TJX Update: Second Data Thief Pleads GuiltyWar-Driving Expert Faces 22 Years, $1 Million Fine The second conspirator/hacker in the biggest hacking case ever has been convicted of conspiring to electronically break into computer networks, steal credit and debit card information and sell it. He faces up to 22 years in prison and a $1 million fine.
Christopher Scott pled guilty to conspiracy, access device fraud, identity theft and unauthorized access to computer systems at TJX Companies, BJ Wholesale Clubs and other major U.S. retail firms. Scott appeared before a US District Judge in Boston, MA. to make his plea. As part of that agreement he will be forced to give back the $400,000 he made.
Scott, 25, of Miami, FL, followed the first hacker's move by pleading guilty. On September 11, Damon Patrick Toey pled guilty to four felony counts of aggravated identity theft, wire and credit card fraud. They are among 11 persons who were arrested in August (link to BIS Story: #930) in what has become the largest case of computer hacks in history, with more than 45 million credit card accounts being compromised.
Approximately 100 financial institutions are believed to be affected by this theft, vulnerable to fraud losses caused by cloned cards made by the hackers and used to buy goods and withdraw cash from ATMs. The other affected retailers include DSW, Office Max, Barnes and Noble, Boston Market, Sports Authority and Forever 21. However, this list of eight is not where the trail of victims ends, according to a court filing on September 10. Assistant U.S. Attorney Stephen Heymann states that forensic evidence and testimony from the hackers reveal that Toey, Scott and the other hacker conspirators may have broken into numerous other businesses that have not yet been publicly identified.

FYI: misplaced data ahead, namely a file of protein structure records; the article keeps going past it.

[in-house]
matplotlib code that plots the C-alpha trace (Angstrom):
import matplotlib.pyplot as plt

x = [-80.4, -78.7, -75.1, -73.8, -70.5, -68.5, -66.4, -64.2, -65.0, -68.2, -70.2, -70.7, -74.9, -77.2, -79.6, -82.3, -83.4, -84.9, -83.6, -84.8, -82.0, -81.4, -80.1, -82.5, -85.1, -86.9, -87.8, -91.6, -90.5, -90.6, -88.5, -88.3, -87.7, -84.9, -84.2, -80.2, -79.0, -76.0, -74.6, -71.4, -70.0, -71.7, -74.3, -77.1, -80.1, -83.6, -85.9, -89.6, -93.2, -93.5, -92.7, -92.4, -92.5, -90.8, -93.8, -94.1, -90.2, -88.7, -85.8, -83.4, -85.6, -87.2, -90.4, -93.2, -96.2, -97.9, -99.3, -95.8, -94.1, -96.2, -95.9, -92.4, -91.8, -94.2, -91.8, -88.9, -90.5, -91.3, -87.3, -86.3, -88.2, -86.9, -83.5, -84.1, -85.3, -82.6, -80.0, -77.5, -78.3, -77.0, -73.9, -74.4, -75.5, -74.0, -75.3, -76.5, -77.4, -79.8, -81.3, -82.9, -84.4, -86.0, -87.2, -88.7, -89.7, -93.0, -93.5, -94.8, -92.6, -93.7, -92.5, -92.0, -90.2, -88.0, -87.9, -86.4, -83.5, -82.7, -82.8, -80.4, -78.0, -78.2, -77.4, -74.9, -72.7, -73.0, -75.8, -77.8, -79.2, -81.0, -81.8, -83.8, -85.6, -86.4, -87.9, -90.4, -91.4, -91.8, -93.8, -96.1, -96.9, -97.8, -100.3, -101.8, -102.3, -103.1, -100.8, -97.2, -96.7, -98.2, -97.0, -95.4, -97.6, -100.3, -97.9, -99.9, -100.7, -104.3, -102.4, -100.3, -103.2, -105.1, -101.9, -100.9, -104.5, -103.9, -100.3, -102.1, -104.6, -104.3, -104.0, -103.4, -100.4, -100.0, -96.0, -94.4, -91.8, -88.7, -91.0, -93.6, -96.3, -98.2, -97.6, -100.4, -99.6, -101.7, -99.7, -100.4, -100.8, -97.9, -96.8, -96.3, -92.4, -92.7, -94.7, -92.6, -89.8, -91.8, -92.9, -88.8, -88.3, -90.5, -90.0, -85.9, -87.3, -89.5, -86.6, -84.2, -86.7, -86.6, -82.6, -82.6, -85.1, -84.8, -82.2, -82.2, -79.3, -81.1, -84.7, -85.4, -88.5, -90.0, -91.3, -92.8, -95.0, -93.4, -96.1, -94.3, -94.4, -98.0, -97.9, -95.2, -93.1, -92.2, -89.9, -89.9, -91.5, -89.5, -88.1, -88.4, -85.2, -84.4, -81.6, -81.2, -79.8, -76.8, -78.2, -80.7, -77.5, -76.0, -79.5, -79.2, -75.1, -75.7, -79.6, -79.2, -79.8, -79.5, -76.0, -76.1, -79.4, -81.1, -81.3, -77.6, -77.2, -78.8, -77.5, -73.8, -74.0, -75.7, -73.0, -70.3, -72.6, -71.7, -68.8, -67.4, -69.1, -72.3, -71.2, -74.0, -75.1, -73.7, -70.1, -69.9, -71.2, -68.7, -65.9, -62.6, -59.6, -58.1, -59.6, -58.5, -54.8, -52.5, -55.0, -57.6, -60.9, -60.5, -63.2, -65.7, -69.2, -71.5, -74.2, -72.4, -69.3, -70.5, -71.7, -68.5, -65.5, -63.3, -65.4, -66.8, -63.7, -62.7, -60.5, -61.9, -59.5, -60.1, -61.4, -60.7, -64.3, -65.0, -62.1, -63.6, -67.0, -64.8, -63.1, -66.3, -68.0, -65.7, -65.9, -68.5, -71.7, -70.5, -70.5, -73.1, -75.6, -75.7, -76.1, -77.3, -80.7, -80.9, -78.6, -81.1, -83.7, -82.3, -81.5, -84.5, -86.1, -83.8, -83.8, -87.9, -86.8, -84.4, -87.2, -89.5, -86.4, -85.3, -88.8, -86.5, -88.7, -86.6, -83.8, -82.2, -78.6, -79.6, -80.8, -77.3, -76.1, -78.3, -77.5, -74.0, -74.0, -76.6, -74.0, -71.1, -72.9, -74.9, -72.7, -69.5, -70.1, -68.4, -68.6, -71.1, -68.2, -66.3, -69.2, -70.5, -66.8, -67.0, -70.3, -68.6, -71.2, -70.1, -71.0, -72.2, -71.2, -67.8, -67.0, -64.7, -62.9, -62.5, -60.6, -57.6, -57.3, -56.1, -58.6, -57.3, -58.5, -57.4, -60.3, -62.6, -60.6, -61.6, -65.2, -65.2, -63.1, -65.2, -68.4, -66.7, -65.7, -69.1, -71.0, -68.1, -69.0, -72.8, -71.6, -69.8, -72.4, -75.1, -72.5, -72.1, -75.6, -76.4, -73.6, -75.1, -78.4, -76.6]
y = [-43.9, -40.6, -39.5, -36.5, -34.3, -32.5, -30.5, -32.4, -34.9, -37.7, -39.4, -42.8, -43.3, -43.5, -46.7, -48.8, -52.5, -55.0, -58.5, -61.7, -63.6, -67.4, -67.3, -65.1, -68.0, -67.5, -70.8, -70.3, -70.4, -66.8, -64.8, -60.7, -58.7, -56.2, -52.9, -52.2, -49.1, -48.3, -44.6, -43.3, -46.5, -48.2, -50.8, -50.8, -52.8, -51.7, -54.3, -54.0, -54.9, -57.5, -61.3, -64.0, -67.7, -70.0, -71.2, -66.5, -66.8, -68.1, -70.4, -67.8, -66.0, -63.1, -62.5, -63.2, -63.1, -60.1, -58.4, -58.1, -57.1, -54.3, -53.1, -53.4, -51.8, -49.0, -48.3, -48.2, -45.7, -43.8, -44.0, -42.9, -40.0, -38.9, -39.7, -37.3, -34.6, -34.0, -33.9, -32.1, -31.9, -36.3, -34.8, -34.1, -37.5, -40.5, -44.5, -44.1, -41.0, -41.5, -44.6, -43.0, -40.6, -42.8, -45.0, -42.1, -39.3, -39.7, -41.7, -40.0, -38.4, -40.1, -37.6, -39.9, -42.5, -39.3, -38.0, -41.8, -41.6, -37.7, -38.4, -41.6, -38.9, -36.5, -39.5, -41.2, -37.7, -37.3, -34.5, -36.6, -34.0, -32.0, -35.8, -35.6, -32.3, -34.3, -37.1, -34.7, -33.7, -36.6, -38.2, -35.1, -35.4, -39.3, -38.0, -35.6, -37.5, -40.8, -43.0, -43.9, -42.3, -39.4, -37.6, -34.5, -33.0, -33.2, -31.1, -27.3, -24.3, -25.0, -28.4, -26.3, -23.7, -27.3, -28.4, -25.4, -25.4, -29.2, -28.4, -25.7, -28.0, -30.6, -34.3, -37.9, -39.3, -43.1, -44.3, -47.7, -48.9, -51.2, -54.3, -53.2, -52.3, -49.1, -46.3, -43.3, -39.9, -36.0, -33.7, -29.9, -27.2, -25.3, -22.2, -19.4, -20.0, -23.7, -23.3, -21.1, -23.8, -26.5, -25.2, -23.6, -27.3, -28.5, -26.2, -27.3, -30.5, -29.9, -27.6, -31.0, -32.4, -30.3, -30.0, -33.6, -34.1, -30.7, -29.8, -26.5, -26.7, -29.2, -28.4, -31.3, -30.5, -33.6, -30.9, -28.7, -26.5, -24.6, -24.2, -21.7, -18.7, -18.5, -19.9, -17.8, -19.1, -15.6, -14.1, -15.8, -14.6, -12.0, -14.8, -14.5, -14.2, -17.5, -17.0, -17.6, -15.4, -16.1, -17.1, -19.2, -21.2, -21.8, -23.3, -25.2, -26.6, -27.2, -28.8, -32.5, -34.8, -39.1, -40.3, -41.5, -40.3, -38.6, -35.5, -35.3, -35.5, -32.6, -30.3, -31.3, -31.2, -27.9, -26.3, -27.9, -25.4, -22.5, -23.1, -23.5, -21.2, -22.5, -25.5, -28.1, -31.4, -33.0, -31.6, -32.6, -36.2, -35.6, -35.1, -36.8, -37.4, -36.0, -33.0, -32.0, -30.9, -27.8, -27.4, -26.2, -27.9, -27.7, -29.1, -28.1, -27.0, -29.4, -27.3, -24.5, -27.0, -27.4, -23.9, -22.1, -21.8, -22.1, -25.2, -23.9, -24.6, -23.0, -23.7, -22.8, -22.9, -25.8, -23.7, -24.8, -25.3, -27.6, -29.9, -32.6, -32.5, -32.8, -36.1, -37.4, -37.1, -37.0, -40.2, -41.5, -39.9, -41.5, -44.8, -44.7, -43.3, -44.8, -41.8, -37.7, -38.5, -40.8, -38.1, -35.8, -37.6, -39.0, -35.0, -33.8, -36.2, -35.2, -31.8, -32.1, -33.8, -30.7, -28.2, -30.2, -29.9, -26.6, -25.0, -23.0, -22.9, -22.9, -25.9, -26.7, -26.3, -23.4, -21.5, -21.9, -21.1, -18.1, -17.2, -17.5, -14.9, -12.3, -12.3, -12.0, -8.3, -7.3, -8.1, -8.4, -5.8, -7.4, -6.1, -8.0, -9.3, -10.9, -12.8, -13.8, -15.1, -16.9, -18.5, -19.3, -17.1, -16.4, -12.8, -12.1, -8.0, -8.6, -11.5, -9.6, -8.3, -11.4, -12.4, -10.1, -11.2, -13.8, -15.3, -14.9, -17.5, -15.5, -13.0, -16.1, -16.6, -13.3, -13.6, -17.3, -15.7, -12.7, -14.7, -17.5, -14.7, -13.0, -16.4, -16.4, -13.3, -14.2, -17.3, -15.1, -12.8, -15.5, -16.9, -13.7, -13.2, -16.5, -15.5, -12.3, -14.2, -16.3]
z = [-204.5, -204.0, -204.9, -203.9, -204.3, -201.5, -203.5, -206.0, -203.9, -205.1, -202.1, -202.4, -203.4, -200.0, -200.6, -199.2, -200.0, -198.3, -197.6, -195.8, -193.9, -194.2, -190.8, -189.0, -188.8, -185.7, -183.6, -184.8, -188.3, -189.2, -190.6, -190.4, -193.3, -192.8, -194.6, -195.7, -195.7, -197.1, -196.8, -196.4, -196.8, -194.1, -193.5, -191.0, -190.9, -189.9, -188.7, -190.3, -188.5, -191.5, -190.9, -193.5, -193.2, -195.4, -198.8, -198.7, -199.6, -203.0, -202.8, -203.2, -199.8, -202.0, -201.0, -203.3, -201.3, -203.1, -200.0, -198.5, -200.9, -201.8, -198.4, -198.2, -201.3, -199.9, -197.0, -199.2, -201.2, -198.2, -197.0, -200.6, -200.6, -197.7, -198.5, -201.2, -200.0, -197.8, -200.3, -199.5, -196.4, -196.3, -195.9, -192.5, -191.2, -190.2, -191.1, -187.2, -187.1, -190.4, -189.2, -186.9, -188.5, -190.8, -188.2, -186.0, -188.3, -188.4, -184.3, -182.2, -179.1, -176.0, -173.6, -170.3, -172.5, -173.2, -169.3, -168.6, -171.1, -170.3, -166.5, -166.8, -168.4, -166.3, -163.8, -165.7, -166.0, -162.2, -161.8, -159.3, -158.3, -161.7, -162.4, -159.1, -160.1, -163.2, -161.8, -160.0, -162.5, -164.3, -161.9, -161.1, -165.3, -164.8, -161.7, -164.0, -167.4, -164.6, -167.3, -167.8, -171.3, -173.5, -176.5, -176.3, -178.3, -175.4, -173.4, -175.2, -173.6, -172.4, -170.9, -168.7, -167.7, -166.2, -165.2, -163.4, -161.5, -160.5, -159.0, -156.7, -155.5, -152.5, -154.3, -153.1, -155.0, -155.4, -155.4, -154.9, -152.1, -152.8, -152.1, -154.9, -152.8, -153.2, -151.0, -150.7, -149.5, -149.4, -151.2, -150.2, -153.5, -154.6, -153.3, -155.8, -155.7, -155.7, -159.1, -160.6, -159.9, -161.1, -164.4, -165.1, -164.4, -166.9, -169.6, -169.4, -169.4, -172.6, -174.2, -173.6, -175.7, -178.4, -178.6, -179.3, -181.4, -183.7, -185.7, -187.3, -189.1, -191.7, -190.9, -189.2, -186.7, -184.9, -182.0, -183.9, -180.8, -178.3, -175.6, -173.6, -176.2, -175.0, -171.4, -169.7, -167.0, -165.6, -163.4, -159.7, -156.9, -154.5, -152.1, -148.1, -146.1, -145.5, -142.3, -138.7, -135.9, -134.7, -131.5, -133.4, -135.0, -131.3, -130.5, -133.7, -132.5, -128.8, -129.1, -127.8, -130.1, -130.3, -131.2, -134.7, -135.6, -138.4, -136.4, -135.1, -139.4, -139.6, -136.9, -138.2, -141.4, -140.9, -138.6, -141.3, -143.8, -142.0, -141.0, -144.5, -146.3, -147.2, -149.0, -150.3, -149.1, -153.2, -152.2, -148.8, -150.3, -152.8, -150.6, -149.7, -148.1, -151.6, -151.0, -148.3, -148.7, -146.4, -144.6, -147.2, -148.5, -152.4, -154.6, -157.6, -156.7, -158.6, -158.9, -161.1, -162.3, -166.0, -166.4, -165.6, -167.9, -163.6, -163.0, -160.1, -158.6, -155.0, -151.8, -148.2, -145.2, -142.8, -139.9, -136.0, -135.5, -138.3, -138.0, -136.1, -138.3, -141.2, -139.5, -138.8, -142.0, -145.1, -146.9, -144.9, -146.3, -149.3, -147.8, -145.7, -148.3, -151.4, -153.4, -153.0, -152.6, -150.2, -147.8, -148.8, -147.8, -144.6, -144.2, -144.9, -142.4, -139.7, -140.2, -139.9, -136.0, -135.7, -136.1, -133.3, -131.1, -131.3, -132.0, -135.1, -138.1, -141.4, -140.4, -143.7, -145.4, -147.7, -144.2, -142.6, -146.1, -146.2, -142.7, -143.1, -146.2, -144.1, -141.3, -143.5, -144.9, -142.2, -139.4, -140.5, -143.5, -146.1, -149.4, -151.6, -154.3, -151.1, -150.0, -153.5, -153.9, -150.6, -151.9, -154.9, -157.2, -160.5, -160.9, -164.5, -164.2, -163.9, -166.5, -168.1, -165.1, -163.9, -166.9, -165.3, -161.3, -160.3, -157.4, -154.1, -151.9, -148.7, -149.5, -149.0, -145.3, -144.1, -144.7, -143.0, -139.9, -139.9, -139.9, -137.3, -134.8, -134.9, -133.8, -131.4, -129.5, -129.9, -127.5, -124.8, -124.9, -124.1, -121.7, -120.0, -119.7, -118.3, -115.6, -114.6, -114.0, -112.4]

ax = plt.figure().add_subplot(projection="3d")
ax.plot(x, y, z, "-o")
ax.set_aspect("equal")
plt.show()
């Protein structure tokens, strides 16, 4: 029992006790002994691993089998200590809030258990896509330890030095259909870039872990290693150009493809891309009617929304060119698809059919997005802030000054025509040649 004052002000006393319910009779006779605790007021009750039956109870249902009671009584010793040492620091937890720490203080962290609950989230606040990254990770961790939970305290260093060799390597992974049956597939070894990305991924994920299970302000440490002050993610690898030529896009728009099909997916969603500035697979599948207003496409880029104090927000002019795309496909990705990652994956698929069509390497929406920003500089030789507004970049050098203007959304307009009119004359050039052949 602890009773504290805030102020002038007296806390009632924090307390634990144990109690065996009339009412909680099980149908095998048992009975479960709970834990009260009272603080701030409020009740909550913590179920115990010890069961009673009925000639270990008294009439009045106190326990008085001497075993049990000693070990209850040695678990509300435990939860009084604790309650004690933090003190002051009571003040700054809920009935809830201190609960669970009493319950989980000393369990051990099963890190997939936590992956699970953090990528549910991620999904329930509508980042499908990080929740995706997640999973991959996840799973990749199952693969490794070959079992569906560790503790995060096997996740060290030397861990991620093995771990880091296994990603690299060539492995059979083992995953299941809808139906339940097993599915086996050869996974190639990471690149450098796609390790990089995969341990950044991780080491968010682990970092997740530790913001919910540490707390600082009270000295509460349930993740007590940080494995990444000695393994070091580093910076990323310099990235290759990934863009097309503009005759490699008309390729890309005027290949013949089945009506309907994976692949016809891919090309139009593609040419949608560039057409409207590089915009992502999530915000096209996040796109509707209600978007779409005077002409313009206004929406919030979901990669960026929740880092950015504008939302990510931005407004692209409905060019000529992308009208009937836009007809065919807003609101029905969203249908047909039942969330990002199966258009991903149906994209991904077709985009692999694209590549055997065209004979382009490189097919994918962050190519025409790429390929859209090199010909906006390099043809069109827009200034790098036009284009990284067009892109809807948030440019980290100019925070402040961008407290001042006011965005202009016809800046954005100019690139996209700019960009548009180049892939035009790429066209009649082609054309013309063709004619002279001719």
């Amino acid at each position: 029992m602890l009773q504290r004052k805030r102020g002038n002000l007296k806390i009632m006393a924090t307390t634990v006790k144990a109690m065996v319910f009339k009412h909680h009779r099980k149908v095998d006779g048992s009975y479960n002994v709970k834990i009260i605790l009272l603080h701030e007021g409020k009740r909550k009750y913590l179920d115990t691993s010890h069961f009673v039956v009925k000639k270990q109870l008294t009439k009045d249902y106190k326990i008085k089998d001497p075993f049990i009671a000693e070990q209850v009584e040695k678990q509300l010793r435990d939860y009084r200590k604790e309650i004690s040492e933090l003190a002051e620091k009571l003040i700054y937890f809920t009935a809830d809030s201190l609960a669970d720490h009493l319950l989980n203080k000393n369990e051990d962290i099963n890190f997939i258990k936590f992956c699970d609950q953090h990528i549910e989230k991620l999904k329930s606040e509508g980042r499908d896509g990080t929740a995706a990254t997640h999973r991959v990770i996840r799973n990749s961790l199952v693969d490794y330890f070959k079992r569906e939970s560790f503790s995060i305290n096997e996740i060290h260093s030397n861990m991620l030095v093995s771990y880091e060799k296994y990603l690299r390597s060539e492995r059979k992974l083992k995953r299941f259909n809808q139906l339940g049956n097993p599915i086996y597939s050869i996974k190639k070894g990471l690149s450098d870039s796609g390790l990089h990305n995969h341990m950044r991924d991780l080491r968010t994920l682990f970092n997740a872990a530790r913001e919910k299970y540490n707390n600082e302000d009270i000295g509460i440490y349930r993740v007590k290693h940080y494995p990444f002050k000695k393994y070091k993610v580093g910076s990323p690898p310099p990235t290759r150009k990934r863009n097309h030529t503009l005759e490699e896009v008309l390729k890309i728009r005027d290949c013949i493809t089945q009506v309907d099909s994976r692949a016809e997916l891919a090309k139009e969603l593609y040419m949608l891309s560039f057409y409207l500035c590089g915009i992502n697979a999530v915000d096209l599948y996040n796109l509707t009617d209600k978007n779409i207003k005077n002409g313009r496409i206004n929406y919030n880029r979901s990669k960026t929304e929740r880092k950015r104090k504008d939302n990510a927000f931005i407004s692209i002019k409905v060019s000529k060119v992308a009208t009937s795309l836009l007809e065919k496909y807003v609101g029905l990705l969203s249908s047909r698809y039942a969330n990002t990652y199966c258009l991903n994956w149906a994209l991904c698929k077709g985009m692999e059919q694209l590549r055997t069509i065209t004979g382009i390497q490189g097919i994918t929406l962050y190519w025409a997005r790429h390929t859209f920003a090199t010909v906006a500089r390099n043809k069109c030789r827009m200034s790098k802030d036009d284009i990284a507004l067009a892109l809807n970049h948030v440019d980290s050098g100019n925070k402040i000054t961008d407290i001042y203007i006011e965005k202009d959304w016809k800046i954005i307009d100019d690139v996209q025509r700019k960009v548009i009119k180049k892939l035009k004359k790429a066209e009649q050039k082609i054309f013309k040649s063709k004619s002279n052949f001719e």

In the statement from the U.S. Attorney's office, Scott is cited as an expert in wireless hacking. He, along with Alberto Gonzalez, the gang's identified ring leader, "would 'wardrive,' scanning the airwaves in shopping strips in Miami from their cars looking for potentially vulnerable wireless access points." (See full statement: TJX Data Theft Conspirator Pleads Guilty
When a vulnerable network was found, the hackers broke into it and accessed the retailer's credit and debit card information, whether it was stored in data bases or moving across the network "in an unencrypted state."
The hackers then sold the stolen credit card information to other crime gangs overseas and also made counterfeit cards in order to draw out money of the credit card accounts.
The other nine defendants in this ongoing prosecution have been charged. Only one has eluded law enforcement's identification -- a person known only by the online nickname "Delpiero."